In specie contributions are when you transfer an asset from outside of a pension fund into your chosen company. Be aware that in specie contributions are rarely used. That's because issues often occur when transferring the actual value of each asset.
You can put as much money as you'd like into your pension to build funds for your retirement. However, there are limits on the amount you can get tax relief on.
While you're earning, you can put in 100% of your earnings up to a maximum of £40,000 each year and qualify for tax relief. Over that, you won't get tax relief.
If you're a high earner and bring in more than £240,000 a year, the amount you can put in that’s eligible for tax relief gradually reduces. For every £2 earned over £240,000, the amount you can contribute reduces by £1, until the annual allowance reaches £4,000.
If you're not earning money, you can still pay into a pension scheme and qualify to have tax relief added. You can put £2,880 a year into your pension and get tax relief of £720 added, which means you can add £3,600 a year to your pot.
There's also a lifetime allowance on your pension. For the current tax year this is £1,073,100. This allowance marks the maximum value of the pension benefits you can access without having to pay tax.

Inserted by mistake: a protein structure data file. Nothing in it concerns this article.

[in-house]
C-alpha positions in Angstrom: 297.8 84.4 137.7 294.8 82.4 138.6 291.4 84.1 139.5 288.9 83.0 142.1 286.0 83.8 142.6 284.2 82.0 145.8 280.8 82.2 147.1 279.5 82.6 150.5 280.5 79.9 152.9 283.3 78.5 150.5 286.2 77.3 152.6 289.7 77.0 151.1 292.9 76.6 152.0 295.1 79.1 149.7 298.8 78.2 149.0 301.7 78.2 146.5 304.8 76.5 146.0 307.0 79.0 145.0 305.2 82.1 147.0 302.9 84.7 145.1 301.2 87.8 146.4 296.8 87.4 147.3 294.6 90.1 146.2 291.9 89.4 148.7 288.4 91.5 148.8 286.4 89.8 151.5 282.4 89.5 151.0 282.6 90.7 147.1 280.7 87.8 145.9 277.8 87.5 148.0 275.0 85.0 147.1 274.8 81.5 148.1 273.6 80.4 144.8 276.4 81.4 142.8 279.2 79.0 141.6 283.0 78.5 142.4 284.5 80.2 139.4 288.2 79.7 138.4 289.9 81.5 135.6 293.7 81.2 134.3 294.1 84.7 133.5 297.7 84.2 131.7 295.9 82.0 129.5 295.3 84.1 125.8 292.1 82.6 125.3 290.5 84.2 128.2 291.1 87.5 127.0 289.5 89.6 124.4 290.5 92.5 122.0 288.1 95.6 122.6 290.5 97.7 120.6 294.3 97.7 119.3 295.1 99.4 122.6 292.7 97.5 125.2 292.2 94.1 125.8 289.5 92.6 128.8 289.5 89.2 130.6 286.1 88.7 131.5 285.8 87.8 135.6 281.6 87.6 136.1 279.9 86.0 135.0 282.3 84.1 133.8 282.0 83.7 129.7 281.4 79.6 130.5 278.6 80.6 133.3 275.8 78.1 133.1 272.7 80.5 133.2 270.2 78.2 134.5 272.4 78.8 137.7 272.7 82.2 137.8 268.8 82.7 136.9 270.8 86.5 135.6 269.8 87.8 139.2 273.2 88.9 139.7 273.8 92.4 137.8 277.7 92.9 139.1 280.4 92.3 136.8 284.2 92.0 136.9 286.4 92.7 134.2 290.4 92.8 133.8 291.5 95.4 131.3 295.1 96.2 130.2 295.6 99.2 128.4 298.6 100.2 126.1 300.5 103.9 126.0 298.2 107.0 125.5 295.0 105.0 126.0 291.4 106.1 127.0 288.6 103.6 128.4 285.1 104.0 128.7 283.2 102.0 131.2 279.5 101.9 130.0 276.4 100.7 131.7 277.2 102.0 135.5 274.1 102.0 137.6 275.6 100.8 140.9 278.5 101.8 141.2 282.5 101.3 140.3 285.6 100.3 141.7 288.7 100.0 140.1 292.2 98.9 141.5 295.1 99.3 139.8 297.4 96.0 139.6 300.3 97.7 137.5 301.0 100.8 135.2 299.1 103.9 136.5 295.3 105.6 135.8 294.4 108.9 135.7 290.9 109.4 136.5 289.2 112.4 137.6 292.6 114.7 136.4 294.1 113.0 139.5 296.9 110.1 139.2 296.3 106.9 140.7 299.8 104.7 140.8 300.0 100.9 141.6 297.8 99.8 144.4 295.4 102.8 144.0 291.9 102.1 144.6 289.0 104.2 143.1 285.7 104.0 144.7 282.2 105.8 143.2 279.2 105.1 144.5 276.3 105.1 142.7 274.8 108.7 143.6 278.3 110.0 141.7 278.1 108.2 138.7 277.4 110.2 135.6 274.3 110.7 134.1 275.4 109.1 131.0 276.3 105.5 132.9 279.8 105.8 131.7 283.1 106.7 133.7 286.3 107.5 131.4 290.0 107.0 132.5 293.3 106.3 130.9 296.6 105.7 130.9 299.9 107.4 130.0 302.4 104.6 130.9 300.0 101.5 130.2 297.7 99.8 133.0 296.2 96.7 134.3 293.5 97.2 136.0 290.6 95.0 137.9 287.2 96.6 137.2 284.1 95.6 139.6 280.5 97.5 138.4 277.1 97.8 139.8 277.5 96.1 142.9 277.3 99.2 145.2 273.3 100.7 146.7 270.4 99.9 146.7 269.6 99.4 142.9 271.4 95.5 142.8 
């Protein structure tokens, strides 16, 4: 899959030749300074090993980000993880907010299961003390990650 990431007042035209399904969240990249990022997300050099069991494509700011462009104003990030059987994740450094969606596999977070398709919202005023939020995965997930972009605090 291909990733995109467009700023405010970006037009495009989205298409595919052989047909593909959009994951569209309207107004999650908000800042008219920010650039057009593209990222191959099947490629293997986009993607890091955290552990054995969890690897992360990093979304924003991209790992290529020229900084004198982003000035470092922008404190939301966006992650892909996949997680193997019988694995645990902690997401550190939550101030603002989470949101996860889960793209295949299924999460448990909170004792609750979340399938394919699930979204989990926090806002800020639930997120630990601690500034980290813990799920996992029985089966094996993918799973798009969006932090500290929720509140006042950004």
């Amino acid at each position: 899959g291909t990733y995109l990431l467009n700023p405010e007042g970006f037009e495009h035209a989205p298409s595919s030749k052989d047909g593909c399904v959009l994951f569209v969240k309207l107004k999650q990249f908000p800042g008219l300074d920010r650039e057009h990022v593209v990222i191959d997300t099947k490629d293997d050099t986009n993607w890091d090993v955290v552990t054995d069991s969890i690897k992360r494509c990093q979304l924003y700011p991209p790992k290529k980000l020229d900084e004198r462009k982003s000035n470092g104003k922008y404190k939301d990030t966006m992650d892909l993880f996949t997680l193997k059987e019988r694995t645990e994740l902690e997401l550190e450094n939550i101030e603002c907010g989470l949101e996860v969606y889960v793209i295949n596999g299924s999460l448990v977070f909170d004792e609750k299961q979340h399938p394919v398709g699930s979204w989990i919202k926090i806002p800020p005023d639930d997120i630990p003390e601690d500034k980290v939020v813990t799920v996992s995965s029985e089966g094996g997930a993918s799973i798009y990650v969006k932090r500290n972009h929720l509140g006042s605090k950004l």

Most of the time, when you die, your SIPP would be inherited, tax-free, by your nominated beneficiaries.
If you die before you’re 75, your beneficiaries will get it as a tax-free lump sum.
If you die after you’re 75, things work a little differently. Your beneficiaries will be given three options on how they can take the money:
as a lump sum subject to their current income tax rate.
as a regular income subject to their current income tax rate. This option is only offered to dependents
as periodic lump sums subject to their current income tax rate
Usually when you reach 55. Check with your pension company as its SIPP terms and conditions may set a different age.
Yes, you can have more than one SIPP. If fact, many people have a SIPP or multiple SIPPs in addition to a workplace pension.
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See our full set of pensions guides here.
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Last updated: 6 April, 2022